Plotnikov - Carpenter - Solidarity Network
With the economy spiraling in the pandemic, we face a looming evictions crisis, with not enough aid for the thousands already houseless. Somewhere between 20-50% of Minnesota households are facing potential eviction from missed rents - held back only by emergency protections that Walz has kept in place, for now.
Housing organization Inquilinxs Unidxs por Justicia has been calling for rent forgiveness throughout the pandemic, and to stop evictions. With their experience fighting alongside tenants under slumlord Steve Frenz buy out their apartments from him, Inquilinxs has been setting an example of organizing that other tenants have looked to.
Tenants have organized the Whisslhe Tenant Council in Whittier, Stevens Square, and Lowry Hill East. Formed by renter committees from Hornig, Mint, and Kleinman for mutual support, Whisslhe soon helped form more company committees. They aim to back up people who have problems with their landlords, and help tenants learn organizing and direct action. Whisslhe is working on tenant organizing trainings.
Emmett D, a Kleinman tenant, says that Whisslhe grew out of the Whittier Copwatch. “We walked and talked about how much police violence directed at the working class and communities of color is driven by developers, trying to clear the way for gentrification”, he said. “Then, there’s the harassment directed at the unhoused- and evictions are police violence. So we decided we needed to organize at the root.”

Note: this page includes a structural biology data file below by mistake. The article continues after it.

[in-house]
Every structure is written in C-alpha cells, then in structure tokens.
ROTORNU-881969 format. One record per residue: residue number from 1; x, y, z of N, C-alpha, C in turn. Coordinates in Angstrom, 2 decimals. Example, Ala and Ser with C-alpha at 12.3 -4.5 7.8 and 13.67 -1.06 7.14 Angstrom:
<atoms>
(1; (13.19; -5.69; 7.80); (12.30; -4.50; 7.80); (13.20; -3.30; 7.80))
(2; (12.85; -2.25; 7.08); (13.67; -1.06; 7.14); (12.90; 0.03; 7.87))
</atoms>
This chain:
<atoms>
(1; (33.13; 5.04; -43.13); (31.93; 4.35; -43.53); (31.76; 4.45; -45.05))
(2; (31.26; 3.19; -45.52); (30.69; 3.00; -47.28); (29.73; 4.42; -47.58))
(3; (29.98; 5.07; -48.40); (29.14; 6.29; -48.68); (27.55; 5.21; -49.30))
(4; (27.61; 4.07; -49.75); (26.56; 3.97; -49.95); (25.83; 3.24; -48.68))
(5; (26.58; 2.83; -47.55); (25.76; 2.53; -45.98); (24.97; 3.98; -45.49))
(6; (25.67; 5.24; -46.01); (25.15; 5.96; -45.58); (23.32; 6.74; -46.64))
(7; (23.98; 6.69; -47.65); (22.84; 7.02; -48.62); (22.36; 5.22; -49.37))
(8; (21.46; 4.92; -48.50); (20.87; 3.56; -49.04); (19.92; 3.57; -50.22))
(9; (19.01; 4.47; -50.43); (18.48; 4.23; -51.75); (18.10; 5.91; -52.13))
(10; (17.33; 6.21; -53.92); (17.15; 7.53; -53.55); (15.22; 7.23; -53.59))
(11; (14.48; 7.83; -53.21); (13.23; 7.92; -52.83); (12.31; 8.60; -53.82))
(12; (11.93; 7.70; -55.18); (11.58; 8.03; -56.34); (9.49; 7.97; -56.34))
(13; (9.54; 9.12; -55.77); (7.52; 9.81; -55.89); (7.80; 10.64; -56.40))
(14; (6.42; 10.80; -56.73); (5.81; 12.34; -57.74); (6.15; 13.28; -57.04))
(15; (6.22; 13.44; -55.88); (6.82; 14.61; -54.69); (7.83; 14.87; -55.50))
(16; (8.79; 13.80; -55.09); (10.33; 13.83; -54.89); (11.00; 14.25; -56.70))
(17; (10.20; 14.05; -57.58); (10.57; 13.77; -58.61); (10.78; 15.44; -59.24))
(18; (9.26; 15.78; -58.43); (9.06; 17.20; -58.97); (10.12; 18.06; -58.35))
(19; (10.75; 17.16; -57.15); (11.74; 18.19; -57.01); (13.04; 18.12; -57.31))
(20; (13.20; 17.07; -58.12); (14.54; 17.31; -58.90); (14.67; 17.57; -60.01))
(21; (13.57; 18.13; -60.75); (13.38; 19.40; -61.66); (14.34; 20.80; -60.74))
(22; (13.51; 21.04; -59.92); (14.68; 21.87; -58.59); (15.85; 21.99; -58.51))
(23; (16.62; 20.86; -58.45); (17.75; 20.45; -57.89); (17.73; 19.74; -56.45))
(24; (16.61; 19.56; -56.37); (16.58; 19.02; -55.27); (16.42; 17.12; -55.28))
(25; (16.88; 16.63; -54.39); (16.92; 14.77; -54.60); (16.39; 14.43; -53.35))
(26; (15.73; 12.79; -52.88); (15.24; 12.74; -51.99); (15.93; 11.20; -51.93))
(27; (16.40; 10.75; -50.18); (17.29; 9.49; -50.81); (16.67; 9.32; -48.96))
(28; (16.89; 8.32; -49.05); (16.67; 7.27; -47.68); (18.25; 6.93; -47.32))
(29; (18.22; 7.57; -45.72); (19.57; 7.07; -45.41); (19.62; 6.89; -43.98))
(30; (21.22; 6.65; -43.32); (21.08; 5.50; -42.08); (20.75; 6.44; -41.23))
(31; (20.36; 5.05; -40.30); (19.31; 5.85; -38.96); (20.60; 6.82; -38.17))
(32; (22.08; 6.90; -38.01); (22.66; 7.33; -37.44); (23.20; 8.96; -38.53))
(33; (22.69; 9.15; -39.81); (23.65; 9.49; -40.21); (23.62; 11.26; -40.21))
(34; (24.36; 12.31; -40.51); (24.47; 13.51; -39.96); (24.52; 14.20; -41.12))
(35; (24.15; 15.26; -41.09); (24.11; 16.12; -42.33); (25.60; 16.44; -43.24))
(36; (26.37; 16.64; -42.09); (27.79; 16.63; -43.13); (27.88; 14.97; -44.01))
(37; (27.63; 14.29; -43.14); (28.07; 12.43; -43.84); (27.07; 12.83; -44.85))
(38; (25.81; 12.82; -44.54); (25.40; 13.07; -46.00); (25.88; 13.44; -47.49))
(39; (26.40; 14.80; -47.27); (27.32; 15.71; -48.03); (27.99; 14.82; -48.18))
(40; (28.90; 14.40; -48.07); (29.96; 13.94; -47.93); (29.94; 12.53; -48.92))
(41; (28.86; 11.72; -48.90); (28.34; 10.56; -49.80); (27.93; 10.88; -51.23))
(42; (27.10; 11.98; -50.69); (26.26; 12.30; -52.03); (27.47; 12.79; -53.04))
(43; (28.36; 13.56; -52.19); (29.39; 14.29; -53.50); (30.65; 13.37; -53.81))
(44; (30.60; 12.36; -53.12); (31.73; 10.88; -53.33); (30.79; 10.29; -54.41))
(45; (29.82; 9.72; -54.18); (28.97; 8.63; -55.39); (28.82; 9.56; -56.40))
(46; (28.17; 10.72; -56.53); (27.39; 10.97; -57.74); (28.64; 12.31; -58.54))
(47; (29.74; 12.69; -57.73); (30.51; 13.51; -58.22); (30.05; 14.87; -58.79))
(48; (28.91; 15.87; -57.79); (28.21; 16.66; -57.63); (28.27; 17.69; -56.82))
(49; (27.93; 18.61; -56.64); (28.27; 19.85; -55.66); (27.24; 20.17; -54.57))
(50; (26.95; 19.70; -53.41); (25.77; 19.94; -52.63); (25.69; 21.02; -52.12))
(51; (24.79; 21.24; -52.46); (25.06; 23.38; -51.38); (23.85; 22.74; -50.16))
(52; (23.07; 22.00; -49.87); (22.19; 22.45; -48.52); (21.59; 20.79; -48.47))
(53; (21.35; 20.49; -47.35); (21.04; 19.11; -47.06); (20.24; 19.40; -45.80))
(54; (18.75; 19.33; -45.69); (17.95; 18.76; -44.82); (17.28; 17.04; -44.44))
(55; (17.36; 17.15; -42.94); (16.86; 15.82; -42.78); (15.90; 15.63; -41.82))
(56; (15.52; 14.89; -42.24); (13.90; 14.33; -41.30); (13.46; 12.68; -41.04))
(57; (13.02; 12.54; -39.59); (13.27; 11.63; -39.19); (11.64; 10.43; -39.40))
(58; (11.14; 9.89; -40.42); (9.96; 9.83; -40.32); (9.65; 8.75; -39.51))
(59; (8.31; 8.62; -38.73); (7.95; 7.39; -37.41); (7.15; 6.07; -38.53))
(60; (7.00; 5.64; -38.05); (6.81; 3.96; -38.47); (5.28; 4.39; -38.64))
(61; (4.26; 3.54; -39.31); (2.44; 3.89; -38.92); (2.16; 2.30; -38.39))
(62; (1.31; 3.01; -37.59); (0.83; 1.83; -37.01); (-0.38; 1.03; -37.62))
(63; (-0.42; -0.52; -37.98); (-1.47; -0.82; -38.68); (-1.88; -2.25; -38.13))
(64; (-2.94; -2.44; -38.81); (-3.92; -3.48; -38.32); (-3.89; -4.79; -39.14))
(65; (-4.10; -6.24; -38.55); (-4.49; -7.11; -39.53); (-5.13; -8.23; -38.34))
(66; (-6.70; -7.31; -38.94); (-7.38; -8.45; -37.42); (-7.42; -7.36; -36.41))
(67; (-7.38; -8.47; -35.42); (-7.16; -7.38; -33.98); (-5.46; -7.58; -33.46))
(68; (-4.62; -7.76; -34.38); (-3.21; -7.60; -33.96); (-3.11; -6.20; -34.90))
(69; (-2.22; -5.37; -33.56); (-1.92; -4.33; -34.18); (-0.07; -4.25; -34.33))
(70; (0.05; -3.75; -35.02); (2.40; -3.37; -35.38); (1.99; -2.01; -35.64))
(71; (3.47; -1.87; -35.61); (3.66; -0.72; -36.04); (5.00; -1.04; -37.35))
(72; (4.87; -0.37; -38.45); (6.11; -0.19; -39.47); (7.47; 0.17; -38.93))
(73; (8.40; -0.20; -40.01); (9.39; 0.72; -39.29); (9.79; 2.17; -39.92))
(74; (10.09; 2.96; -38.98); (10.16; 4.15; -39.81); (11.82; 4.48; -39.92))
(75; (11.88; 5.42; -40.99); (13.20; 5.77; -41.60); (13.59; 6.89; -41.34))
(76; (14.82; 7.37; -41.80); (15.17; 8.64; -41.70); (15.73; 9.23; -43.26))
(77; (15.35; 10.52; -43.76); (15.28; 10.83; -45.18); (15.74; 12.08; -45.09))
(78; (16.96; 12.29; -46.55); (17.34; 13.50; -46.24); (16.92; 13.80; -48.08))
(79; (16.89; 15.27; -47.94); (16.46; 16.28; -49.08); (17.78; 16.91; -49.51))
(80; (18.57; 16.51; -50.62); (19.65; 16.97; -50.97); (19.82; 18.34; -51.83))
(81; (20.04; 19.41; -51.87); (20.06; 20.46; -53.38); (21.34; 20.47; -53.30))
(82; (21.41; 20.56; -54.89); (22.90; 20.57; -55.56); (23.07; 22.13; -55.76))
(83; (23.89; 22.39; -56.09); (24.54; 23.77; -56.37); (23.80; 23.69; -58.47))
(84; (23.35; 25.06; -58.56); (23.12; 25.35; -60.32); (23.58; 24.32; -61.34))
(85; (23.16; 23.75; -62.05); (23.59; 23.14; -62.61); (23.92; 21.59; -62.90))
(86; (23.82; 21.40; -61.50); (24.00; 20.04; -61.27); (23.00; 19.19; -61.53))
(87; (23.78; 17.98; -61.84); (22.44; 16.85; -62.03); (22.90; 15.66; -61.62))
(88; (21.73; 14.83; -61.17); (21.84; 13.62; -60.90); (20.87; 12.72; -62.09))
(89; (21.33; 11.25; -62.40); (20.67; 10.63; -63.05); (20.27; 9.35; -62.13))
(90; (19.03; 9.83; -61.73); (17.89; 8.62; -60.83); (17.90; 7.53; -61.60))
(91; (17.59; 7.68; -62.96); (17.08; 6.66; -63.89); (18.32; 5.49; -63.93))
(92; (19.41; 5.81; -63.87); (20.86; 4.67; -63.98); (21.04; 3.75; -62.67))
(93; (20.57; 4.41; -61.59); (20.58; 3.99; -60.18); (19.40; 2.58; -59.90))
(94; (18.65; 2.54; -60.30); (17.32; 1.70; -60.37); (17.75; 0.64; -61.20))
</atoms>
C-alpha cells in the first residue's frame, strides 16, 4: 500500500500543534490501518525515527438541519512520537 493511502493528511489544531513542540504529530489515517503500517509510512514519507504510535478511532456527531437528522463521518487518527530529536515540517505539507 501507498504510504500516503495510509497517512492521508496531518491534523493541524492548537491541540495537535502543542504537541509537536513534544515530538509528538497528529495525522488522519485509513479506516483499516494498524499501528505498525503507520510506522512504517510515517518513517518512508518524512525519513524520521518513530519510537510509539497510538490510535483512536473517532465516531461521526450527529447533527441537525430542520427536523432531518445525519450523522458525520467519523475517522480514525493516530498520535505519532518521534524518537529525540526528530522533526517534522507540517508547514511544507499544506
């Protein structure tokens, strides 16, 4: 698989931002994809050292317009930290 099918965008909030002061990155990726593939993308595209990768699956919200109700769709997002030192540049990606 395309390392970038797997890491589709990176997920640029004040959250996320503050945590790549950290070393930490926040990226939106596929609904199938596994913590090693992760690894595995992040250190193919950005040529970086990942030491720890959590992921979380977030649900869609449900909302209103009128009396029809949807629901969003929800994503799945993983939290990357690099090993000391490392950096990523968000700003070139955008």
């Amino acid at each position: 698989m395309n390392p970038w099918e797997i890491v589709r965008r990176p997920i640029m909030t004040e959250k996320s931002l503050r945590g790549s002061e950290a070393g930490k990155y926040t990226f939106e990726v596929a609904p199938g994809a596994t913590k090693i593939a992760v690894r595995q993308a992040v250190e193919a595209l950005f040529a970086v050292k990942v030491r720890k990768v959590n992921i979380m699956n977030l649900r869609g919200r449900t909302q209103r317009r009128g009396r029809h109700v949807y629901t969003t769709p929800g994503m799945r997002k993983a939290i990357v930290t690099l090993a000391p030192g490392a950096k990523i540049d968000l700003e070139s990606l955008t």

That connection between housing and anti-racism has informed Whisslhe’s work. Their latest mass meeting was about a lawsuit landlords are pushing against the city to repeal tenant screening protections passed last year. These protections stop landlords from looking up evictions over three years old, checking credit scores, or looking up misdemeanor over three years ago or felonies over seven years ago. These protections were a victory for renters who’ve struggled with poverty or a record- especially former prisoners. Whisslhe wants the lawsuit dropped.
Houseless people have also led the fight. As Unicorn Riot reported on November 11, residents at the Extended Stay Hotel in Bloomington have formed a union. The hotel was slated to be bought by Hennepin County with CARES Act funds, but the county backpedaled on the plan. Instead, the Hennepin County Board put money towards renovating buildings at Fort Snelling into 191 multi-room apartments for $908,000 a unit, with the work going to Plymouth-based contractor Dominium.
In response, community organizer Sam Pree-Stinson launched a sustained protest outside of County Commissioner Marion Greene’s house on Tuesday November 3rd, attracting the support, protection, and aid of organizers across housing and racial justice networks. Pree says the $171.9 deal to Dominium could provide vitally needed housing, and resources for groups like ZACAH, a charity in the Muslim community that is suing the city to stop the MPD from evicting homeless camps from the parks.